I've said for years that Alaska's leaders were blinded by Alaska's resources, that instead of acting like a colony -- importing finished goods and exporting raw resources -- Alaska should turn instead to clean, value-added manufacturing because trade favors manufacturers over resource exporters, and because adding value (by education and manufacturing) earns economic rewards.
James Surowiecki's article "The Real Price of Oil," published in the Dec. 3 New Yorker, confirms these ideas.
Surowiecki cites economists Jeffrey Sachs and Andrew Warner's 1995 study of 97 developing countries, which showed that "the more important natural resources were to a country's economy, the lower its growth rate was." This fact they call "the resource curse."
Surowiecki writes: "Being dependent on natural resources makes a country less likely to invest in other things that might be economically valuable, especially manufacturing." The failure to invest in manufacturing hurts, he adds, "because manufacturing, with its competitive pressures and its demand for technological innovation, is a key source of growth."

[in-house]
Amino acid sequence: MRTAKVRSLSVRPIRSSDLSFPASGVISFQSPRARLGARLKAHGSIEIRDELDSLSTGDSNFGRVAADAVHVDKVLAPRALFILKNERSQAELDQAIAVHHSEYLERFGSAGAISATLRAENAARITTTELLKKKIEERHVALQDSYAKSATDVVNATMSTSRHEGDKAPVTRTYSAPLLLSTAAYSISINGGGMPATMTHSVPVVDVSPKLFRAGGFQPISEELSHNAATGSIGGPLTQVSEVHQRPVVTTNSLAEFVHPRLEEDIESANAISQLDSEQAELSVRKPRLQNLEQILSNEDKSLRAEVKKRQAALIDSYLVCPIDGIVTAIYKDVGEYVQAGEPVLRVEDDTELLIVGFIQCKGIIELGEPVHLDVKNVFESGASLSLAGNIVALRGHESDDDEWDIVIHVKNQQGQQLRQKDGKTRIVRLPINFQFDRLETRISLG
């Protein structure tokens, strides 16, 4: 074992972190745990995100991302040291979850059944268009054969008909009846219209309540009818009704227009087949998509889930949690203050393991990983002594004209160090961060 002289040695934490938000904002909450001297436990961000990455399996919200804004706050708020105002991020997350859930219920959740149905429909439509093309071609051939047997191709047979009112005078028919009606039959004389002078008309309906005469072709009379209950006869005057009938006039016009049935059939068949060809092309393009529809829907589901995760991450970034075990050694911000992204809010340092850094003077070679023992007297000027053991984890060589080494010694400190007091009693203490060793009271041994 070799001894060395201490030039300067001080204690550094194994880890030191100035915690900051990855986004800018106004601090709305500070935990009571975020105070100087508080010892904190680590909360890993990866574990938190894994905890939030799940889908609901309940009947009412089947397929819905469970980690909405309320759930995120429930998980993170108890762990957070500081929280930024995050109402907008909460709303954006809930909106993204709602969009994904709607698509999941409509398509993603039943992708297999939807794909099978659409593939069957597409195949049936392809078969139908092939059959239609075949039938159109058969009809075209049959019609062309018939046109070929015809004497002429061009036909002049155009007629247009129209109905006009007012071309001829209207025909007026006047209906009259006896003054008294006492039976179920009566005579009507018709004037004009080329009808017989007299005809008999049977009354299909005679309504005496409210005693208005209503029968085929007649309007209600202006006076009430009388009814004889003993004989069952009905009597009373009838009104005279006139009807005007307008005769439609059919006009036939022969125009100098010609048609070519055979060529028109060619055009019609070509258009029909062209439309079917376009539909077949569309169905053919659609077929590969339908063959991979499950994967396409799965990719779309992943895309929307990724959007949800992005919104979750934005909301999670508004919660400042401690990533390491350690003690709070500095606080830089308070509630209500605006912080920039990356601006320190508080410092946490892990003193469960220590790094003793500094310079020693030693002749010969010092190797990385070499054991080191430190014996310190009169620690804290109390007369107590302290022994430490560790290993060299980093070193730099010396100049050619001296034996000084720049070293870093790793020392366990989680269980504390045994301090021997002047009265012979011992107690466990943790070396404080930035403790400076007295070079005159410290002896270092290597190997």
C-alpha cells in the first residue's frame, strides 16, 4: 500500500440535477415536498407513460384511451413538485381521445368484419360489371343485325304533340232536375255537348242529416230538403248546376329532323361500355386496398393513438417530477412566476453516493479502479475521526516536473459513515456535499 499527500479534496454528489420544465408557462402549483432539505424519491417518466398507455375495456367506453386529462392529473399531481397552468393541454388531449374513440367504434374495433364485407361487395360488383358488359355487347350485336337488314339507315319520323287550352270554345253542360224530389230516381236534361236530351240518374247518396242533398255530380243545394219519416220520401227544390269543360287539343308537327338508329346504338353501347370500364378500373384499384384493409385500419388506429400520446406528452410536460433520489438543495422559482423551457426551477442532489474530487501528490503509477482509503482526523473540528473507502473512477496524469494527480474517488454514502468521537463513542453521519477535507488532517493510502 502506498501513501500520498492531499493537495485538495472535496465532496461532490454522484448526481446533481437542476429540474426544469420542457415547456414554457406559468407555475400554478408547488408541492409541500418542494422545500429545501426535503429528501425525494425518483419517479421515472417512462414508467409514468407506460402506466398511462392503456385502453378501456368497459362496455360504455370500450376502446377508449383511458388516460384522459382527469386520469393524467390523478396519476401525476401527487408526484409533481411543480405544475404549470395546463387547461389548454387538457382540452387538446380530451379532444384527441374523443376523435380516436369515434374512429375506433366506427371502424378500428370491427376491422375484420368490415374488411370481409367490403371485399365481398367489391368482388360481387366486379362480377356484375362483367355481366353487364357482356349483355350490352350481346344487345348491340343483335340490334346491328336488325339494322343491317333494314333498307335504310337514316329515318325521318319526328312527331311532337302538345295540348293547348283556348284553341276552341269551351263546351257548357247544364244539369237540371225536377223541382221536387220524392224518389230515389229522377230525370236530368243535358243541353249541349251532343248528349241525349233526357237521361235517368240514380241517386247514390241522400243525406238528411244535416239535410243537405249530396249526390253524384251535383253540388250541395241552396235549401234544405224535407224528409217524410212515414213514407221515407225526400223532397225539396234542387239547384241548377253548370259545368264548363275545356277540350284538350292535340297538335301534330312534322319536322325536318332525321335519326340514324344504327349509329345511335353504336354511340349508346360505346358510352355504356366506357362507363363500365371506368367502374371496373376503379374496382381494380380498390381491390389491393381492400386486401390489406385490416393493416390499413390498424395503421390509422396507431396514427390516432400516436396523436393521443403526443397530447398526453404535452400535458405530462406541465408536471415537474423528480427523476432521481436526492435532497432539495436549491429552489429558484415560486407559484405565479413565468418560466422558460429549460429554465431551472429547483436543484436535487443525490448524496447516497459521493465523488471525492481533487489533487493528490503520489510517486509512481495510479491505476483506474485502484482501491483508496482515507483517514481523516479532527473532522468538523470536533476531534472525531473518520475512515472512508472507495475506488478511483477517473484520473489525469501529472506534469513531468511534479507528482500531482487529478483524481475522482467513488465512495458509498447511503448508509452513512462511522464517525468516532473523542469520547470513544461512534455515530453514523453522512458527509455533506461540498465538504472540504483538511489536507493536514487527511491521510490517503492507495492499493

As Alaskans know, "natural resources are depleted over time, with the benefits of technological innovation actually increase."
Some resource-rich countries overcame the resource curse by using "their resource wealth to diversify their economies." Surowiecki says they started special export zones to encourage manufacturing, devalued their currencies, opened markets to free trade, and invested heavily in education.
He reports many oil-producing nations took no such actions and have little manufacturing and less technological innovation. "They spend far more time fighting over how to divvy up the spoils than over how to create new wealth, which means every economic decision becomes a political one."
If so, Alaska should look to exceptions -- Surowiecki cites Chile, Malaysia, Indonesia and Mauritius -- for lessons on how to grow despite being cursed with resources.
Joe Sonneman, Ph.D.